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The feedback Cisco received from its top partners was hardly a shock to its senior sales management executives. They had been dealing with rancor from Cisco sales reps for some time regarding the lengthy and complex sales cycle necessary to sell, build and finally deliver the preintegrated Vblock cloud environments. The way Cisco's hyper-aggressive sales force saw it, the complexity to put together a VCE Vblock deal from start to finish was costing them big money.
To compensate, Cisco reps were pushing deals to the NetApp-centric FlexPod model, or urging partners to go the V plus C plus E route so they could make their Cisco quotas and not deal with the VCE administrative headaches. By Cisco's own count, FlexPod had accounted for some 850 engagements vs. 450 engagements for VCE, according to a Cisco presentation delivered at the Cisco Partner Summit this past April. And that was with VCE given an 18-month head start on FlexPod.
According to NetApp, FlexPod had 1,300 customers as of Oct. 1, up from 175 last year. VCE declined to provide data on its customer count.
VCE channel partners, too, see the benefits of the FlexPod approach, particularly in different vertical markets.
Sudhir Verma, vice president of consulting services at Force 3, a Crofton, Md.-based solution provider, said Vblocks have not caught on with the federal government, which represents the vast majority of Force 3's customer base. That's problematic for VCE given its focus on markets where data center consolidation is a high priority.
"I know VCE will hate me for saying this, but it's been a challenge," Verma said. "I love the idea of Vblock -- it's forward thinking -- I'm just not sure the execution is right. Shouldn't it be more of a partner play, with more flexibility and more architecture to pick from? The federal marketplace is different. People buy storage when they need it. They buy servers when a new application is needed, so server buys are frequent and storage buys are not that frequent. We have to deal with that."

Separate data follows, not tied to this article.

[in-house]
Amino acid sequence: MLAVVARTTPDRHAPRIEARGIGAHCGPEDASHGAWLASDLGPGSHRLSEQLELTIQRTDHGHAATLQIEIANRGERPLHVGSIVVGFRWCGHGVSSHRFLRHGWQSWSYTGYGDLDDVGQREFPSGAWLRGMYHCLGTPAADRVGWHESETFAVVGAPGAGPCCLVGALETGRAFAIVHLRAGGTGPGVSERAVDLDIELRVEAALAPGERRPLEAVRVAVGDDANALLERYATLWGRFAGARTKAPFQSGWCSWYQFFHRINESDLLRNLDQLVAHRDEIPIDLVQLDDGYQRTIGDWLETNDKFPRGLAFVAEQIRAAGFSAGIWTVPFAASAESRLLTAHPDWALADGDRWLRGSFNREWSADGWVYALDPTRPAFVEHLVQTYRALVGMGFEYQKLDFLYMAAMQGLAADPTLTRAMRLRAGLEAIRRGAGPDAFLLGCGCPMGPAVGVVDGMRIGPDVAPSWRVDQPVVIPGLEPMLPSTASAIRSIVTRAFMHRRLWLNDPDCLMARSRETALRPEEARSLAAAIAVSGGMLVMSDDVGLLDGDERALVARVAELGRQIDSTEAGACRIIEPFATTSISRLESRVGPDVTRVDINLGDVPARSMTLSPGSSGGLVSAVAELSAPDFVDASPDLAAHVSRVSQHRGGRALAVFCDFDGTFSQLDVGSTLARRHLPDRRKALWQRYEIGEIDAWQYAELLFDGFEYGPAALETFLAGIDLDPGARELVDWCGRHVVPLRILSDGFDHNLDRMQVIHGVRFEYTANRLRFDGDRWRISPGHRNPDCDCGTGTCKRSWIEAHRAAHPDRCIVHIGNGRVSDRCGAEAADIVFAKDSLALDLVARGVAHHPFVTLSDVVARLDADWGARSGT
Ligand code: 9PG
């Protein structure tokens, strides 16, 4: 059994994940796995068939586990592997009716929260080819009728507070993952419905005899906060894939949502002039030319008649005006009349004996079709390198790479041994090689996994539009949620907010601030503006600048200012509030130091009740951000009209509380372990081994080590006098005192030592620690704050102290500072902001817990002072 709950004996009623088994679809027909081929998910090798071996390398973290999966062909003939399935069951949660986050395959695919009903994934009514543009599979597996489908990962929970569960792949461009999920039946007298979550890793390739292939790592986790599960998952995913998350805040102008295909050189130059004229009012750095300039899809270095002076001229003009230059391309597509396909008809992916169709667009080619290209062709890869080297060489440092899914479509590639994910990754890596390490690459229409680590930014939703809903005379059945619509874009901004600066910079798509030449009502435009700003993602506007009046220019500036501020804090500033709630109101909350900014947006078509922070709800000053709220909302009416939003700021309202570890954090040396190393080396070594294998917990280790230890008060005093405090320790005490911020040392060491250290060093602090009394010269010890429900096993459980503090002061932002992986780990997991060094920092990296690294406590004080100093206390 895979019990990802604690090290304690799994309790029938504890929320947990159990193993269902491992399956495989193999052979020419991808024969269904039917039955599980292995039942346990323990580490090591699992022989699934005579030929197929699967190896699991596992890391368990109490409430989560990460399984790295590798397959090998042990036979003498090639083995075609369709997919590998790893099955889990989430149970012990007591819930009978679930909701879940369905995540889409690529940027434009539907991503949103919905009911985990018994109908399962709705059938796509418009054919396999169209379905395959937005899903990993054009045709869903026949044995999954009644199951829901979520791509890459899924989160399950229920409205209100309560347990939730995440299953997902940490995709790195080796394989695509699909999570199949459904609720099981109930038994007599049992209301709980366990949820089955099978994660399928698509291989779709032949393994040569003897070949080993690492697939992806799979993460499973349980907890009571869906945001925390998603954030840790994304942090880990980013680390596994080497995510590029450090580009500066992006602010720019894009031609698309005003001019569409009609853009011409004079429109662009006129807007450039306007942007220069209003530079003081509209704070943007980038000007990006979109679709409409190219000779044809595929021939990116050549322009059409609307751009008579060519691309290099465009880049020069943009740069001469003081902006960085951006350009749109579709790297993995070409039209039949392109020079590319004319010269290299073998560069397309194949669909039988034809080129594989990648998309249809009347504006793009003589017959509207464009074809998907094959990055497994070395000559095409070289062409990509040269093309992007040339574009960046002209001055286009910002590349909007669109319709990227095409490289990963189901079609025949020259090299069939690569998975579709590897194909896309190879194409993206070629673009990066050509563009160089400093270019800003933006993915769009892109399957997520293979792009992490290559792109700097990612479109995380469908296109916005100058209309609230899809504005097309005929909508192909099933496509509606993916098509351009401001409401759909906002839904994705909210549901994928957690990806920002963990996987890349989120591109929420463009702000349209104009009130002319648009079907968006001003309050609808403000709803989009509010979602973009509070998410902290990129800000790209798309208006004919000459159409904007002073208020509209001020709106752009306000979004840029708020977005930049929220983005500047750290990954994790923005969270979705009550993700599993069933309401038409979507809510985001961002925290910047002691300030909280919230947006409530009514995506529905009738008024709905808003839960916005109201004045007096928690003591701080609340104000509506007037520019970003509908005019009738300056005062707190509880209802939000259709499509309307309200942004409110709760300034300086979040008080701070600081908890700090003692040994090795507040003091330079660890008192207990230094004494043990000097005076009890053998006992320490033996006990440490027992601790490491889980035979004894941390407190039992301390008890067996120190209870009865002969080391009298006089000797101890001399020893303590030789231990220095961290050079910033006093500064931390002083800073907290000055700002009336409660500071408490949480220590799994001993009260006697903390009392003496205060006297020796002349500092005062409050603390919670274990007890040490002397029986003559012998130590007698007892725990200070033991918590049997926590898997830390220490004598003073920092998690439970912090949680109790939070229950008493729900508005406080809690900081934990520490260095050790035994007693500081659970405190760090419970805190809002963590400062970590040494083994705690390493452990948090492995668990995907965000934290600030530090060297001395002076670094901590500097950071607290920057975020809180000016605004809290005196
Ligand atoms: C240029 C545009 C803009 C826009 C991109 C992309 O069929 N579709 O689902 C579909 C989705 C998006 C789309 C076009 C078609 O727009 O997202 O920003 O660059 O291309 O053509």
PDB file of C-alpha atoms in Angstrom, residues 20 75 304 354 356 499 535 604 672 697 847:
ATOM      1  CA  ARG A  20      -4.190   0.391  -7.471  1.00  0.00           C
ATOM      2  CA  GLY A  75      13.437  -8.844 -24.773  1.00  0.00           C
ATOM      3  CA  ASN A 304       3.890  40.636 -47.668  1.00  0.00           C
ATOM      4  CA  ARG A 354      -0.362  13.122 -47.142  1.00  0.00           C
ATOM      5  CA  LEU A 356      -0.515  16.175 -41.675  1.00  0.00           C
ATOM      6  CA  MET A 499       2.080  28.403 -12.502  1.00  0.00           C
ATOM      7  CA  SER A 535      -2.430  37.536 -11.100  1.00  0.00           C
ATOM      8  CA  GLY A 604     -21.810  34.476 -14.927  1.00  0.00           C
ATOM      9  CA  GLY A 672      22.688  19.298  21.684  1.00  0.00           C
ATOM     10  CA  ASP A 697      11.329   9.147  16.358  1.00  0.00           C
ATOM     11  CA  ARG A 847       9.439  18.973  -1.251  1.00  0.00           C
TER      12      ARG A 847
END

To serve its customers' need for flexibility, Force 3 recently made a seminal move: It signed NetApp as a storage partner, where up until this year it had sold EMC exclusively. Verma emphasized that it's important to separate the concept of the Vblock -- a good one, he said -- with what VCE the company is trying to do. '
"We've been Vblock resellers since late 2009 -- we've been at this for a while, and I don't think the federal market is where they're working. They've got wins, don't get me wrong -- they've got service providers in the cloud market -- but in the traditional selling model in the federal market, going agency by agency, there are more sales as V plus C plus E, maybe individual sales as a single P.O.," Verma said. "As a single sale to agencies, though, the whole solution, customers are not opting for that. They want it more flexible. It's 'I want the features I want today. I don't need the Cadillac. It's nice that you have it. I don't need it, and I don't know if I will.' "